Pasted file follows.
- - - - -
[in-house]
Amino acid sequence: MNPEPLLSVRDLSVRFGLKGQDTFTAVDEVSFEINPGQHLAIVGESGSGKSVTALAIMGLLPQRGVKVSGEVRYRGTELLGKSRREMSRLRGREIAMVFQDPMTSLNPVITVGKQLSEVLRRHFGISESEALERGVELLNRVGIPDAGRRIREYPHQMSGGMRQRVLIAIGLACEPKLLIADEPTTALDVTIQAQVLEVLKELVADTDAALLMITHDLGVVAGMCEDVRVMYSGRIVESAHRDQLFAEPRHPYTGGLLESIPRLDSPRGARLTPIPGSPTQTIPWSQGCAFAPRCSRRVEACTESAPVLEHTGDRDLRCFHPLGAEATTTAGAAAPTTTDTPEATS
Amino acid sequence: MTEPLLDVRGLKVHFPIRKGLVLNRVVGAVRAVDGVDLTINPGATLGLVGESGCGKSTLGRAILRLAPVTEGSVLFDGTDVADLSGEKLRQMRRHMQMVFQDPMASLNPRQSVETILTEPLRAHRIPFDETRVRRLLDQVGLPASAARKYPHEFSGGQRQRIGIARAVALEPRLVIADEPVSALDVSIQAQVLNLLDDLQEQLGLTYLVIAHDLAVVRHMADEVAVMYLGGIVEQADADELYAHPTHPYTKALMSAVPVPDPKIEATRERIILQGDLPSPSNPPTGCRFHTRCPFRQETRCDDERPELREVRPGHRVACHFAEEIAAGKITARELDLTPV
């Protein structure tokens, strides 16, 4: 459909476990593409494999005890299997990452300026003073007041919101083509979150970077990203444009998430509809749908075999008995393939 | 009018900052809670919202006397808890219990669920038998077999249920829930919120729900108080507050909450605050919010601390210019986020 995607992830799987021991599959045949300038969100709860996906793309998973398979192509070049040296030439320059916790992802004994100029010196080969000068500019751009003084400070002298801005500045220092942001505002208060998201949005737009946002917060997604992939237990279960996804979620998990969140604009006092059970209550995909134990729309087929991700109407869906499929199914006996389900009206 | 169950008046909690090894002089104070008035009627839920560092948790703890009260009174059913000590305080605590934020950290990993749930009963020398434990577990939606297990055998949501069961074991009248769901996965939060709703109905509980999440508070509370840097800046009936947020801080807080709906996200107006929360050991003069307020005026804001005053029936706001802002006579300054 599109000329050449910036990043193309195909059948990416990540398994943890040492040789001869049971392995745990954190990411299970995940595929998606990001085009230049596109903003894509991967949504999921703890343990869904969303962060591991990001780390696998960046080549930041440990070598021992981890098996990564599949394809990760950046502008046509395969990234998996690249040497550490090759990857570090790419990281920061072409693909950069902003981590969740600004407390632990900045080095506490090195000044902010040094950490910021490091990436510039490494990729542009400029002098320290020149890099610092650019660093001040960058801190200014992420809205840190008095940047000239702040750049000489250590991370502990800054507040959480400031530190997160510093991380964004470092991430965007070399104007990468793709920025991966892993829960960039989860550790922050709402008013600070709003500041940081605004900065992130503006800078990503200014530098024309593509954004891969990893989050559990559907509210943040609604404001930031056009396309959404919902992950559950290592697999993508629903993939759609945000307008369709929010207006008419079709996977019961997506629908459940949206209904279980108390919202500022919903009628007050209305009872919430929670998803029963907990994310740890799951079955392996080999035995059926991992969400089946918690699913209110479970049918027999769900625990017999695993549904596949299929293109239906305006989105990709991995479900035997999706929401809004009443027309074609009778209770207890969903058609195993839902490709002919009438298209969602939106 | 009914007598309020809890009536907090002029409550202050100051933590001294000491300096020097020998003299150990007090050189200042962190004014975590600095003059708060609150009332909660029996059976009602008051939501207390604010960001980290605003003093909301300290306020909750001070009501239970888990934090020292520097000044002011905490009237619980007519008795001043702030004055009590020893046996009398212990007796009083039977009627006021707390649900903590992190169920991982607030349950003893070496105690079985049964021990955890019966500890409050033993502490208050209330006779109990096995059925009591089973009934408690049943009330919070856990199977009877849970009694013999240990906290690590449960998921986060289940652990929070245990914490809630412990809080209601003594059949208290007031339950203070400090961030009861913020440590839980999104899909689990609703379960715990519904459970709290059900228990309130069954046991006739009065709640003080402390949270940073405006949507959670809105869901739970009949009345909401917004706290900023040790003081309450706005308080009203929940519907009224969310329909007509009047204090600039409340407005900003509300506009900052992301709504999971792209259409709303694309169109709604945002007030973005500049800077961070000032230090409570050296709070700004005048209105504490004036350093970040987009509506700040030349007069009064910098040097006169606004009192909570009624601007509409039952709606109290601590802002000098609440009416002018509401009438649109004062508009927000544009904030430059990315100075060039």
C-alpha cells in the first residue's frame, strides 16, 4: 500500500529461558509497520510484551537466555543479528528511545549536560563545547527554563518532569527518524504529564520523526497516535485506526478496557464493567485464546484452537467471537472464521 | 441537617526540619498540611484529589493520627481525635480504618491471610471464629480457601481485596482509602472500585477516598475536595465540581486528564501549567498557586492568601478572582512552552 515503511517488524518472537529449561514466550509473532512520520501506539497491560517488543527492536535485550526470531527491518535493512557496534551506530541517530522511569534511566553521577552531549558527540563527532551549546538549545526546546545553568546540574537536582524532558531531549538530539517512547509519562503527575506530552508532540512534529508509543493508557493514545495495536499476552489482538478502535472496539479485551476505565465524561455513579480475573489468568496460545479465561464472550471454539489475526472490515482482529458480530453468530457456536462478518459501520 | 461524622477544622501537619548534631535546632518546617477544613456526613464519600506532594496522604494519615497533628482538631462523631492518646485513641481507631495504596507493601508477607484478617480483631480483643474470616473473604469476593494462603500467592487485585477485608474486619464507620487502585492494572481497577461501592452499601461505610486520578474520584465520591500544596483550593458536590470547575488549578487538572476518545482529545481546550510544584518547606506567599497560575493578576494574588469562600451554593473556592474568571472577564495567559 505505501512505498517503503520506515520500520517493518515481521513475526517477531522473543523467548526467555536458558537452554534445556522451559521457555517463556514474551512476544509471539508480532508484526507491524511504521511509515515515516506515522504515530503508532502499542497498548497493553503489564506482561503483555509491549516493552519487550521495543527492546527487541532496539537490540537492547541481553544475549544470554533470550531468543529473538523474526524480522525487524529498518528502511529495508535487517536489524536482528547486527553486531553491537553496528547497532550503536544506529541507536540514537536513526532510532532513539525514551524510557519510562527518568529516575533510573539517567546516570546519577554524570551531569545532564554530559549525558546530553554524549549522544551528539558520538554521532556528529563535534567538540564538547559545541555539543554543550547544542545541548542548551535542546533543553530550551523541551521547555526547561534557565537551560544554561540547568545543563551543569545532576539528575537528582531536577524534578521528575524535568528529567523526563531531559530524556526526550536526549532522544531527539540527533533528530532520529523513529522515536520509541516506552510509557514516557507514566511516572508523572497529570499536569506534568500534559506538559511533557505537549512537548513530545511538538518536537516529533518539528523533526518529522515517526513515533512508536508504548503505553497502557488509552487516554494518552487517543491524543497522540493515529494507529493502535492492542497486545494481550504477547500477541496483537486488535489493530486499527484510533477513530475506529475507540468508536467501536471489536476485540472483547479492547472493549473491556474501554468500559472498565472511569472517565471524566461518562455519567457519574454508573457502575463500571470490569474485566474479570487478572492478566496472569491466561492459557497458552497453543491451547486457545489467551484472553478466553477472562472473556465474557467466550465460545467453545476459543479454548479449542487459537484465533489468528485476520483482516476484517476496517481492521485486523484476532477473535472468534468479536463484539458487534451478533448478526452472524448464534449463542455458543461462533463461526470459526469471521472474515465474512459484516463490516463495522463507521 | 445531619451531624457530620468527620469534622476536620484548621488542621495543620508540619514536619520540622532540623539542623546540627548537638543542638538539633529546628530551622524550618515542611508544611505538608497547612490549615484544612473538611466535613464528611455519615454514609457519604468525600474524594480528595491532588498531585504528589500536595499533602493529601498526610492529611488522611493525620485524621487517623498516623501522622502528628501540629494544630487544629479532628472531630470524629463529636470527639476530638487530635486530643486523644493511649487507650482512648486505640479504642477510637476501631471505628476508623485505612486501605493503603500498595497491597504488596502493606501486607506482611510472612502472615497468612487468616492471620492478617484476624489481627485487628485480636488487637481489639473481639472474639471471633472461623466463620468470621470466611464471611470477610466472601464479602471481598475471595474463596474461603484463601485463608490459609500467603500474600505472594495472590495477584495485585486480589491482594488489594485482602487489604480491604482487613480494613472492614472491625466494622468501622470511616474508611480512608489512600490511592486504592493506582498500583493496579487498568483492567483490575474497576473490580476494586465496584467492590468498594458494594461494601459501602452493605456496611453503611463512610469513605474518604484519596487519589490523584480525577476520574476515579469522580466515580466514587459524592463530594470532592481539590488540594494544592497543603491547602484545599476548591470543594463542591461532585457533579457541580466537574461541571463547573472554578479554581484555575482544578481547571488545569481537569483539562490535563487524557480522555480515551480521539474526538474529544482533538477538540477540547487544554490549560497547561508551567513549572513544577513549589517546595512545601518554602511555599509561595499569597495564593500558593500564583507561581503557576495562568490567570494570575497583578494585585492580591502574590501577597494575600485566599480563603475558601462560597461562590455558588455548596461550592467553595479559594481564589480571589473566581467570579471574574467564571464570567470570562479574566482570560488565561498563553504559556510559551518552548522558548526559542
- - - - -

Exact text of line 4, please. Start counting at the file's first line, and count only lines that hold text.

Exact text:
């Protein structure tokens, strides 16, 4: 459909476990593409494999005890299997990452300026003073007041919101083509979150970077990203444009998430509809749908075999008995393939 | 009018900052809670919202006397808890219990669920038998077999249920829930919120729900108080507050909450605050919010601390210019986020 995607992830799987021991599959045949300038969100709860996906793309998973398979192509070049040296030439320059916790992802004994100029010196080969000068500019751009003084400070002298801005500045220092942001505002208060998201949005737009946002917060997604992939237990279960996804979620998990969140604009006092059970209550995909134990729309087929991700109407869906499929199914006996389900009206 | 169950008046909690090894002089104070008035009627839920560092948790703890009260009174059913000590305080605590934020950290990993749930009963020398434990577990939606297990055998949501069961074991009248769901996965939060709703109905509980999440508070509370840097800046009936947020801080807080709906996200107006929360050991003069307020005026804001005053029936706001802002006579300054 599109000329050449910036990043193309195909059948990416990540398994943890040492040789001869049971392995745990954190990411299970995940595929998606990001085009230049596109903003894509991967949504999921703890343990869904969303962060591991990001780390696998960046080549930041440990070598021992981890098996990564599949394809990760950046502008046509395969990234998996690249040497550490090759990857570090790419990281920061072409693909950069902003981590969740600004407390632990900045080095506490090195000044902010040094950490910021490091990436510039490494990729542009400029002098320290020149890099610092650019660093001040960058801190200014992420809205840190008095940047000239702040750049000489250590991370502990800054507040959480400031530190997160510093991380964004470092991430965007070399104007990468793709920025991966892993829960960039989860550790922050709402008013600070709003500041940081605004900065992130503006800078990503200014530098024309593509954004891969990893989050559990559907509210943040609604404001930031056009396309959404919902992950559950290592697999993508629903993939759609945000307008369709929010207006008419079709996977019961997506629908459940949206209904279980108390919202500022919903009628007050209305009872919430929670998803029963907990994310740890799951079955392996080999035995059926991992969400089946918690699913209110479970049918027999769900625990017999695993549904596949299929293109239906305006989105990709991995479900035997999706929401809004009443027309074609009778209770207890969903058609195993839902490709002919009438298209969602939106 | 009914007598309020809890009536907090002029409550202050100051933590001294000491300096020097020998003299150990007090050189200042962190004014975590600095003059708060609150009332909660029996059976009602008051939501207390604010960001980290605003003093909301300290306020909750001070009501239970888990934090020292520097000044002011905490009237619980007519008795001043702030004055009590020893046996009398212990007796009083039977009627006021707390649900903590992190169920991982607030349950003893070496105690079985049964021990955890019966500890409050033993502490208050209330006779109990096995059925009591089973009934408690049943009330919070856990199977009877849970009694013999240990906290690590449960998921986060289940652990929070245990914490809630412990809080209601003594059949208290007031339950203070400090961030009861913020440590839980999104899909689990609703379960715990519904459970709290059900228990309130069954046991006739009065709640003080402390949270940073405006949507959670809105869901739970009949009345909401917004706290900023040790003081309450706005308080009203929940519907009224969310329909007509009047204090600039409340407005900003509300506009900052992301709504999971792209259409709303694309169109709604945002007030973005500049800077961070000032230090409570050296709070700004005048209105504490004036350093970040987009509506700040030349007069009064910098040097006169606004009192909570009624601007509409039952709606109290601590802002000098609440009416002018509401009438649109004062508009927000544009904030430059990315100075060039």